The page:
How Is Climate Change Impacting the Legal Sector?
As climate change continues to dominate the headlines, having taken centre stage at the recent World Economic Forum in Davos, Lawyer Monthly hears about the future of the legal sector in the face of climate change challenges.
As climate change continues to dominate the headlines, having taken centre stage at the recent World Economic Forum in Davos, Lawyer Monthly hears about the future of the legal sector in the face of climate change challenges. Here Portia Vincent-Kirby, an expert at Hudson McKenzie, discusses how the legal sector will be impacted by the ongoing crisis of environmental catastrophe worldwide.
Following from the recent United Nations (UN) Climate Change Conference in Poland this month, nations globally are increasingly feeling the pressure to take positive action so to prevent foreseeable environmental disaster for their state and civilians.
This also follows from a shocking report by the UN Intergovernmental Panel on Climate Change (IPCC), in which claimed that there are only twelve years for action to be taken worldwide, if global warming is to be kept at a reasonable level of 1.5C, before predictable disaster may occur.
If no action is taken within the next twelve years, then by 2030, people everywhere could see global environmental devastation increasing worldwide which could ultimate increase global poverty, famine and so forth, impacting every nation, regardless of the borders between them.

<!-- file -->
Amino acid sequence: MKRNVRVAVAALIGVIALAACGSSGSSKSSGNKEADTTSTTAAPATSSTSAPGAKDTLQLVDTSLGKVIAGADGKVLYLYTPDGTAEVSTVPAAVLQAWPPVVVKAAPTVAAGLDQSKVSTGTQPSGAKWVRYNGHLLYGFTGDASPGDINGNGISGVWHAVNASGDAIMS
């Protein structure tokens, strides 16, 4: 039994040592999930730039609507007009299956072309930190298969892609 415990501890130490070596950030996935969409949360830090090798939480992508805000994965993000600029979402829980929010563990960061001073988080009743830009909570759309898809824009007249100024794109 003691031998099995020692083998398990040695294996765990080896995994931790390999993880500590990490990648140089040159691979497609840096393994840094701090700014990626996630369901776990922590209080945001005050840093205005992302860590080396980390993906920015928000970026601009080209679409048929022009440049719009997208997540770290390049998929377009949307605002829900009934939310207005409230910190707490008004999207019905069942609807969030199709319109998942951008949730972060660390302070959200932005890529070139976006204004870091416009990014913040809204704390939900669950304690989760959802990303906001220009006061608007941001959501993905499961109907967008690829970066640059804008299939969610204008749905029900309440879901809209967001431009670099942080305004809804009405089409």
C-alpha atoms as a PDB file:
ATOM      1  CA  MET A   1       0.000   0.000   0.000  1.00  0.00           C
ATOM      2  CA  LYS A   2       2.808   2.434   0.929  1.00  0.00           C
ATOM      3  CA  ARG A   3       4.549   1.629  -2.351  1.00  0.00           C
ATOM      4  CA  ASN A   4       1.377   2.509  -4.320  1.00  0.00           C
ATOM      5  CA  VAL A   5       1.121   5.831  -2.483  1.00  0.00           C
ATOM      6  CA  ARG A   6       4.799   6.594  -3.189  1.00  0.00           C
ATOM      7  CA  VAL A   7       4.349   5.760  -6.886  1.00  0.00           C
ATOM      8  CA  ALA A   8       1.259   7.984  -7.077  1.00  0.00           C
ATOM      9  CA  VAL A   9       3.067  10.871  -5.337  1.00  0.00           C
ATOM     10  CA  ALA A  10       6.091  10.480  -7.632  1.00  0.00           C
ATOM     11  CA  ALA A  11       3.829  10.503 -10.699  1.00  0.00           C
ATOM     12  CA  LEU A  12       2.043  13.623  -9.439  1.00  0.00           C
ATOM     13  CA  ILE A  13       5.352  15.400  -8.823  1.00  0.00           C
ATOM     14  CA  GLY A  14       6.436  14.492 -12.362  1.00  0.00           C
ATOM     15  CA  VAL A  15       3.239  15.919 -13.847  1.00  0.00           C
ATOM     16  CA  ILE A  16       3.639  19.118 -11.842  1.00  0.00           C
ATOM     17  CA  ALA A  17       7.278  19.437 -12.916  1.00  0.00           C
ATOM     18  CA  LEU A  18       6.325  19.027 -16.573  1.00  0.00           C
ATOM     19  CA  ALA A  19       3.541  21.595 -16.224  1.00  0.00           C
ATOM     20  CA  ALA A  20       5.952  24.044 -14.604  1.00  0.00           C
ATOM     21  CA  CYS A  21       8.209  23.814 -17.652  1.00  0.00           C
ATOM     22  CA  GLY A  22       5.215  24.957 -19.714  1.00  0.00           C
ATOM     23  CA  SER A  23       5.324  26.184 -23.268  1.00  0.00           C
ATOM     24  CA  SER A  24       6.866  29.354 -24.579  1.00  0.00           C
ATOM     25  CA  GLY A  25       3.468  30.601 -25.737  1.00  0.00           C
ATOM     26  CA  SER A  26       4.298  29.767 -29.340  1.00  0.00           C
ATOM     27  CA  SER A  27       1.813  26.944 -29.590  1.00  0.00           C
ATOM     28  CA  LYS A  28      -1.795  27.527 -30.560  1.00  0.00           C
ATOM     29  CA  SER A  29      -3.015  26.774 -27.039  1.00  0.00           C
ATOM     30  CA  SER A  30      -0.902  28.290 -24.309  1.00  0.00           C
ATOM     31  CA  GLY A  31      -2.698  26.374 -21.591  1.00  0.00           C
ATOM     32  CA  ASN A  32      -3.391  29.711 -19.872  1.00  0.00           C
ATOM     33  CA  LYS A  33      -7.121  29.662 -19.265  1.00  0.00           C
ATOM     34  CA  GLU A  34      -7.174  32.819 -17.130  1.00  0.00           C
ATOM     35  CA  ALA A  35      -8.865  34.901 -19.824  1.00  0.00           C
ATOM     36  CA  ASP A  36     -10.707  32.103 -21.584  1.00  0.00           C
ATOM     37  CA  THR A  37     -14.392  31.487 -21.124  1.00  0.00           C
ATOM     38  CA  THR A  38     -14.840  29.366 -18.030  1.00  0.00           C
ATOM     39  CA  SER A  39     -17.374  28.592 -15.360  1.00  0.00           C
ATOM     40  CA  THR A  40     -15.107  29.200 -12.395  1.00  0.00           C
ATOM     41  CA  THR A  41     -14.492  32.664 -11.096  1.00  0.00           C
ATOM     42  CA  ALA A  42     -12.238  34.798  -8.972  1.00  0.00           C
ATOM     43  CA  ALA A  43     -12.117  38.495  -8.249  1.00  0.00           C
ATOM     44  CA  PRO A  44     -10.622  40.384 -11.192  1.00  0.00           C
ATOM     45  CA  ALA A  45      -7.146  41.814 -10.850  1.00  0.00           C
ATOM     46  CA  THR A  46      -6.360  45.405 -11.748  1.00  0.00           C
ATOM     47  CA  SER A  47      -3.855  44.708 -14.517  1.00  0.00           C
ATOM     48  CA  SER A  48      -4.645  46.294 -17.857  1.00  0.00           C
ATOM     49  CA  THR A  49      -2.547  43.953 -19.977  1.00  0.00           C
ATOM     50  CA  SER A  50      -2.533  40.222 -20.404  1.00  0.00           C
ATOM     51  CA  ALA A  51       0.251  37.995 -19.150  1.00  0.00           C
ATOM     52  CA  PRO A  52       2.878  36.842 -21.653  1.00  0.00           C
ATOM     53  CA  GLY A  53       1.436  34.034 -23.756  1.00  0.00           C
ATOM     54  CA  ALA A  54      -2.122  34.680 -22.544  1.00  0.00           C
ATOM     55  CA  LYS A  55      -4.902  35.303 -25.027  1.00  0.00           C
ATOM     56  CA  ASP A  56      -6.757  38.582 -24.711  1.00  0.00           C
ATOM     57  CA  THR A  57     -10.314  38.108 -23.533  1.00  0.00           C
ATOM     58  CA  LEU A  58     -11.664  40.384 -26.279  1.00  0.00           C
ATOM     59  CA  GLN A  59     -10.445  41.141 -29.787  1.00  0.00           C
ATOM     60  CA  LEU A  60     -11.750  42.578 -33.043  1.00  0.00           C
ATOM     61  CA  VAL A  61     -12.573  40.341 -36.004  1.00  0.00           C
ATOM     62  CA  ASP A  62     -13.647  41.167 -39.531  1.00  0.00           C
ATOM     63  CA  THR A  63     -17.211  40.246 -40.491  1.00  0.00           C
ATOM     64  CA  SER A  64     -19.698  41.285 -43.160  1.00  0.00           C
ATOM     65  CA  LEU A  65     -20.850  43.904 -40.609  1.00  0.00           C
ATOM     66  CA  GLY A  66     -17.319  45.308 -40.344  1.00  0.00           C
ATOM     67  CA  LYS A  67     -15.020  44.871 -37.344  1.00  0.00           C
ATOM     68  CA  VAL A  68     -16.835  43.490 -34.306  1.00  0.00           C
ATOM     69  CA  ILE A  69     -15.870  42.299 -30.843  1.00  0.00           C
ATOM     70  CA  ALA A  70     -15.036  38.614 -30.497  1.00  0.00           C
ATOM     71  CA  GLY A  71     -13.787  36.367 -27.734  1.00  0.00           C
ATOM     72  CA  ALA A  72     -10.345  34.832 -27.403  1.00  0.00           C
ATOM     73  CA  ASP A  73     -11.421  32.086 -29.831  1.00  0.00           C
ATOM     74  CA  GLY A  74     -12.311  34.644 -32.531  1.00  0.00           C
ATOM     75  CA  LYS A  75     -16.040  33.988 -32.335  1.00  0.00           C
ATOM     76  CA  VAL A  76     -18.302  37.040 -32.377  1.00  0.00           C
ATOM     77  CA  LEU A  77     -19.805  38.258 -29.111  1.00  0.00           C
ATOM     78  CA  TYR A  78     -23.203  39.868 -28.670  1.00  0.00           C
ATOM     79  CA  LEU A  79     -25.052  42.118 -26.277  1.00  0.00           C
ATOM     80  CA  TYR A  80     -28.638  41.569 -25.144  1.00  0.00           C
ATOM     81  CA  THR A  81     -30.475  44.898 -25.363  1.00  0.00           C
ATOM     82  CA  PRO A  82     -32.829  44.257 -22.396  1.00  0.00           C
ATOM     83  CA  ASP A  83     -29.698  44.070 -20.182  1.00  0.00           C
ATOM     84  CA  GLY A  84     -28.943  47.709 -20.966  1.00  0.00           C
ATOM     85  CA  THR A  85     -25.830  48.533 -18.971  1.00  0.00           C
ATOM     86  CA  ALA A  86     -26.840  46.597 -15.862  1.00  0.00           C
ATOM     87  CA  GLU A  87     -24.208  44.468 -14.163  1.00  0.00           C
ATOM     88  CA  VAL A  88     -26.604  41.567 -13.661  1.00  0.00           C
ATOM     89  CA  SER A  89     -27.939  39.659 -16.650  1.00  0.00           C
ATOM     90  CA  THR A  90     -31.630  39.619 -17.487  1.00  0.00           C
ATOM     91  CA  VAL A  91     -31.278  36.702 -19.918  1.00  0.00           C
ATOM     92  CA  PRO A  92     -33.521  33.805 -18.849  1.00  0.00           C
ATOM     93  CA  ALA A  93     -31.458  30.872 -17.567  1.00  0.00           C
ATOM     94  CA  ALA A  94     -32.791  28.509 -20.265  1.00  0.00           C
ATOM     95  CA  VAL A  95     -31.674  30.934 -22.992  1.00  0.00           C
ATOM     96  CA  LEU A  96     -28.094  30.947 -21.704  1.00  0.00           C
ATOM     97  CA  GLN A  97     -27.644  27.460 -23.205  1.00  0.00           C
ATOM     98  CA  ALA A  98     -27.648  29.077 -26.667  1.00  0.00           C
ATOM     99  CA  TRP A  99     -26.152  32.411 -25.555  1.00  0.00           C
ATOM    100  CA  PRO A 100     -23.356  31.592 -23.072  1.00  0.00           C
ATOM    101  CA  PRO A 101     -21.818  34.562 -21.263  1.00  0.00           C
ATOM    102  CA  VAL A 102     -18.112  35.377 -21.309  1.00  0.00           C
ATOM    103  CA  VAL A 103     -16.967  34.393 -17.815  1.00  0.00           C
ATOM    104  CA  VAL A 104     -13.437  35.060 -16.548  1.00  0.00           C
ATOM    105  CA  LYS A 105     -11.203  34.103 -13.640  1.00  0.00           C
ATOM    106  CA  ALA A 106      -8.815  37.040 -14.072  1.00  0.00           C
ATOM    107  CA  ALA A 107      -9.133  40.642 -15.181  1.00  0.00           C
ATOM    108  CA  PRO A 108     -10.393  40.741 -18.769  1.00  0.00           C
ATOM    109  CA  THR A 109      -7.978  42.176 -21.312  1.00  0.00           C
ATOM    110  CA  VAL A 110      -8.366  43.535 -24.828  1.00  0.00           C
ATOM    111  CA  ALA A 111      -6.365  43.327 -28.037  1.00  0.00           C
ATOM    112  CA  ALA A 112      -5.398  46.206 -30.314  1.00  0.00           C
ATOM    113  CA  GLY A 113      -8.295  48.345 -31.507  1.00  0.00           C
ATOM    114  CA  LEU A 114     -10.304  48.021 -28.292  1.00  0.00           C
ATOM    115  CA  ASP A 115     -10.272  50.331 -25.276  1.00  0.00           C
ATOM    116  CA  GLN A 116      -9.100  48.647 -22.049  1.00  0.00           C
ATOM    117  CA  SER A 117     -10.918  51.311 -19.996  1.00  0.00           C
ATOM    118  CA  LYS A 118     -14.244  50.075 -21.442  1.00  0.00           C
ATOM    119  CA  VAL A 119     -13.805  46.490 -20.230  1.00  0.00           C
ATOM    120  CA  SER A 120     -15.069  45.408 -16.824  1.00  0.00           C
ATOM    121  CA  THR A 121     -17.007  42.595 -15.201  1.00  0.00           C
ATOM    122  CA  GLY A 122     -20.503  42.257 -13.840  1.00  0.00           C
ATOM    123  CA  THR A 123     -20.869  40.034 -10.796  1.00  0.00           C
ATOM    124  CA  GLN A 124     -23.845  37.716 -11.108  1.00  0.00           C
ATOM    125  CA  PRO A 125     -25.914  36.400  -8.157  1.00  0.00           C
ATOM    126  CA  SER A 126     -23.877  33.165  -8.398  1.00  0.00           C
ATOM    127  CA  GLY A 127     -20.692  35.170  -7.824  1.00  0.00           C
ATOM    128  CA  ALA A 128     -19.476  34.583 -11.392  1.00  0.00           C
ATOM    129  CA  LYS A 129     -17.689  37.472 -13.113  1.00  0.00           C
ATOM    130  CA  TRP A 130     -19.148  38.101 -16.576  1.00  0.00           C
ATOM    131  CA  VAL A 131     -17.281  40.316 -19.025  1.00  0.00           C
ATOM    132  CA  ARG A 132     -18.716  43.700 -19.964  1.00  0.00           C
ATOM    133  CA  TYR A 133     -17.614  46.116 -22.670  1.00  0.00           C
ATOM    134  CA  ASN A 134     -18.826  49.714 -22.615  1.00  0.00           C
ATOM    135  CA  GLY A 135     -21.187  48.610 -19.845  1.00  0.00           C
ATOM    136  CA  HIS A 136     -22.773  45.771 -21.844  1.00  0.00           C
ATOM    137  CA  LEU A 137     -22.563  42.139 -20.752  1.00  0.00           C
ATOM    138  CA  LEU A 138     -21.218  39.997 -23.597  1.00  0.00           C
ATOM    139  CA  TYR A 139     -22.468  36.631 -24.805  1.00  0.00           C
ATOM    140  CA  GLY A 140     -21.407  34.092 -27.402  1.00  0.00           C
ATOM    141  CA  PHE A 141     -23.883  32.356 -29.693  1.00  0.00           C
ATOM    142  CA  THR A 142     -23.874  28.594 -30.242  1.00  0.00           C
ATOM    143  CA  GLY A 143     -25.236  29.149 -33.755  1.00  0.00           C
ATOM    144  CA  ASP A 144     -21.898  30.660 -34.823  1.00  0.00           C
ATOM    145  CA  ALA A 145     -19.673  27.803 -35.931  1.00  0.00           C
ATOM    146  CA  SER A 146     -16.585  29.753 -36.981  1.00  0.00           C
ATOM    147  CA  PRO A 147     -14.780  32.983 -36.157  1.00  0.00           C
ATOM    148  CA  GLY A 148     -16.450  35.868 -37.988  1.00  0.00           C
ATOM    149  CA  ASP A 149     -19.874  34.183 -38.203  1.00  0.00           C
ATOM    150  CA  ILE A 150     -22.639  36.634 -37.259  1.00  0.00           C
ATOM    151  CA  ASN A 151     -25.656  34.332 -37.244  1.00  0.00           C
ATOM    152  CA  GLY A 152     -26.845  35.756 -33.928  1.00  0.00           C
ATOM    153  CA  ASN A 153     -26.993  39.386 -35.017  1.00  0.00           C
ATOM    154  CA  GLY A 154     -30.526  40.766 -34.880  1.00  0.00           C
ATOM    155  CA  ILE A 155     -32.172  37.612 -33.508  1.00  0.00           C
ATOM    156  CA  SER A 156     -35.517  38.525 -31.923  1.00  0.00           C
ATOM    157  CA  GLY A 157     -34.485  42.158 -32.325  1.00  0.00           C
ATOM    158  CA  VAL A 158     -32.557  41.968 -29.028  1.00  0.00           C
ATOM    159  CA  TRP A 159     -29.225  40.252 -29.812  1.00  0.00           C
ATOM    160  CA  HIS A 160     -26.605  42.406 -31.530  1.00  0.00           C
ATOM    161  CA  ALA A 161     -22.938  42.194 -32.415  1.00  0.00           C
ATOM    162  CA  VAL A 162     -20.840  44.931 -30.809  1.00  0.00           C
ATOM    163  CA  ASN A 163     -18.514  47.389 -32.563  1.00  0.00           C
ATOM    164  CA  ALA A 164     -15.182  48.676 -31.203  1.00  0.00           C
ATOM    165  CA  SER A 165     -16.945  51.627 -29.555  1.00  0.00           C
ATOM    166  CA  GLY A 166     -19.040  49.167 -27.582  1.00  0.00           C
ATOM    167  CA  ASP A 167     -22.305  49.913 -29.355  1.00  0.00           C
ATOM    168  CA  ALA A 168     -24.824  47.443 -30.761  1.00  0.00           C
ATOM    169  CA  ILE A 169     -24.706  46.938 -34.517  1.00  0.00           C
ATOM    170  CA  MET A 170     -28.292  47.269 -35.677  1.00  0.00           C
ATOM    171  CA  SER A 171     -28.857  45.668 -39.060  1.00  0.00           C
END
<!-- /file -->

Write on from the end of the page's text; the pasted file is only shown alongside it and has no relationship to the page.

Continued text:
Furthermore, the risk of ‘Climate-Related Poverty’ will not only impact the lives of humans worldwide but will also impact species of other living organisms from insects to mammals to flora and plant life generally, leading to a grand ‘Noah’s Arc’ scenario on a mass scale so to preserve the Earth that we all currently live upon.
Although talks of Climate Change have been blasted with suggestions that it is nothing but fear-mongering, scientists are producing the facts which demonstrate that the world has gone beyond a state of ‘might happen’ to an irretrievable ‘will happen’ status.
Therefore, how will the legal sector be impacted by this ongoing environmental crisis and what can the legal sector do to help encourage a positive movement towards the tackling of climate change on this foreseeable colossal scale in times to come?
For instance, an individual can sue and claim damages if their health has been impacted by a particular company whether through food, drink or general use of services. However, how far can an individual sue against their own nation for impacting their health through lack of preventative climate change actions, in which could lead to the decrease of oxygen in the air and an increase in pollution, as an example?
At present, the global response to the climate change crisis remains inadequate, which could eventually see not only an increase in global emissions, but also an increase in litigation claims regarding Human Rights issues, such as the failure to protect the Human Right to Life on a global scale, due to the lack of action to preserve it via Climate Change Action.